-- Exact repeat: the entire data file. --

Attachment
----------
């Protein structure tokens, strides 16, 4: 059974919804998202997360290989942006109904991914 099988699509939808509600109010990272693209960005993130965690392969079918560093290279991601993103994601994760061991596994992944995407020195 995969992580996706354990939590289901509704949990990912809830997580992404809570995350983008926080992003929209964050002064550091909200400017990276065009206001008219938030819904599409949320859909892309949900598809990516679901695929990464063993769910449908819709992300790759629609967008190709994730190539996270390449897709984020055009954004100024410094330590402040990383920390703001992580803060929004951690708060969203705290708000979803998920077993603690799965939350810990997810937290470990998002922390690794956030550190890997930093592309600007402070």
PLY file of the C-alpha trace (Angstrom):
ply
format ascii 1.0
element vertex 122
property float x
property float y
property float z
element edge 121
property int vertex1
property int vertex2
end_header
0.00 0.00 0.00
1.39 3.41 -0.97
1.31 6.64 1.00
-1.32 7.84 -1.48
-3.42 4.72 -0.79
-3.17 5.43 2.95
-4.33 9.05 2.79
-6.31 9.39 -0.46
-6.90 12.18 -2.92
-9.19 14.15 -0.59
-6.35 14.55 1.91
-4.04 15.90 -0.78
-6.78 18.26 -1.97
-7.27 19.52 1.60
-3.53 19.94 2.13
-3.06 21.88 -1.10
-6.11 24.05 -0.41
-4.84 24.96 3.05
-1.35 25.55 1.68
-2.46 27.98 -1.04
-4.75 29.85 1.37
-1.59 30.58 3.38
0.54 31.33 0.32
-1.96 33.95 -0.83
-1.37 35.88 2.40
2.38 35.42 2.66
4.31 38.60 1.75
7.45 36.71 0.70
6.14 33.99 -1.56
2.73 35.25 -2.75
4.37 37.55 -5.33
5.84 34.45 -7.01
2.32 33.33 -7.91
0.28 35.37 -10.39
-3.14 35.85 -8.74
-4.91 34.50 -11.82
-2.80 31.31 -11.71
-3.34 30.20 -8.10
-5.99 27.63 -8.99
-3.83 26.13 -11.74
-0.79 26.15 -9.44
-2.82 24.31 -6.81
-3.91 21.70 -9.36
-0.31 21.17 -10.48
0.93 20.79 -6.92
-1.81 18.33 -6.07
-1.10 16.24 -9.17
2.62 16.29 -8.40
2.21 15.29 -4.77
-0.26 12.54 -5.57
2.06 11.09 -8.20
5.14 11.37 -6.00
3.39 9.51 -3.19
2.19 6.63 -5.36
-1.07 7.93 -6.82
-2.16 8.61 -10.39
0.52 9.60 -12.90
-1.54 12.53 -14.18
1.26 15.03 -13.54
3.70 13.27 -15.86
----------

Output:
């Protein structure tokens, strides 16, 4: 059974919804998202997360290989942006109904991914 099988699509939808509600109010990272693209960005993130965690392969079918560093290279991601993103994601994760061991596994992944995407020195 995969992580996706354990939590289901509704949990990912809830997580992404809570995350983008926080992003929209964050002064550091909200400017990276065009206001008219938030819904599409949320859909892309949900598809990516679901695929990464063993769910449908819709992300790759629609967008190709994730190539996270390449897709984020055009954004100024410094330590402040990383920390703001992580803060929004951690708060969203705290708000979803998920077993603690799965939350810990997810937290470990998002922390690794956030550190890997930093592309600007402070």
PLY file of the C-alpha trace (Angstrom):
ply
format ascii 1.0
element vertex 122
property float x
property float y
property float z
element edge 121
property int vertex1
property int vertex2
end_header
0.00 0.00 0.00
1.39 3.41 -0.97
1.31 6.64 1.00
-1.32 7.84 -1.48
-3.42 4.72 -0.79
-3.17 5.43 2.95
-4.33 9.05 2.79
-6.31 9.39 -0.46
-6.90 12.18 -2.92
-9.19 14.15 -0.59
-6.35 14.55 1.91
-4.04 15.90 -0.78
-6.78 18.26 -1.97
-7.27 19.52 1.60
-3.53 19.94 2.13
-3.06 21.88 -1.10
-6.11 24.05 -0.41
-4.84 24.96 3.05
-1.35 25.55 1.68
-2.46 27.98 -1.04
-4.75 29.85 1.37
-1.59 30.58 3.38
0.54 31.33 0.32
-1.96 33.95 -0.83
-1.37 35.88 2.40
2.38 35.42 2.66
4.31 38.60 1.75
7.45 36.71 0.70
6.14 33.99 -1.56
2.73 35.25 -2.75
4.37 37.55 -5.33
5.84 34.45 -7.01
2.32 33.33 -7.91
0.28 35.37 -10.39
-3.14 35.85 -8.74
-4.91 34.50 -11.82
-2.80 31.31 -11.71
-3.34 30.20 -8.10
-5.99 27.63 -8.99
-3.83 26.13 -11.74
-0.79 26.15 -9.44
-2.82 24.31 -6.81
-3.91 21.70 -9.36
-0.31 21.17 -10.48
0.93 20.79 -6.92
-1.81 18.33 -6.07
-1.10 16.24 -9.17
2.62 16.29 -8.40
2.21 15.29 -4.77
-0.26 12.54 -5.57
2.06 11.09 -8.20
5.14 11.37 -6.00
3.39 9.51 -3.19
2.19 6.63 -5.36
-1.07 7.93 -6.82
-2.16 8.61 -10.39
0.52 9.60 -12.90
-1.54 12.53 -14.18
1.26 15.03 -13.54
3.70 13.27 -15.86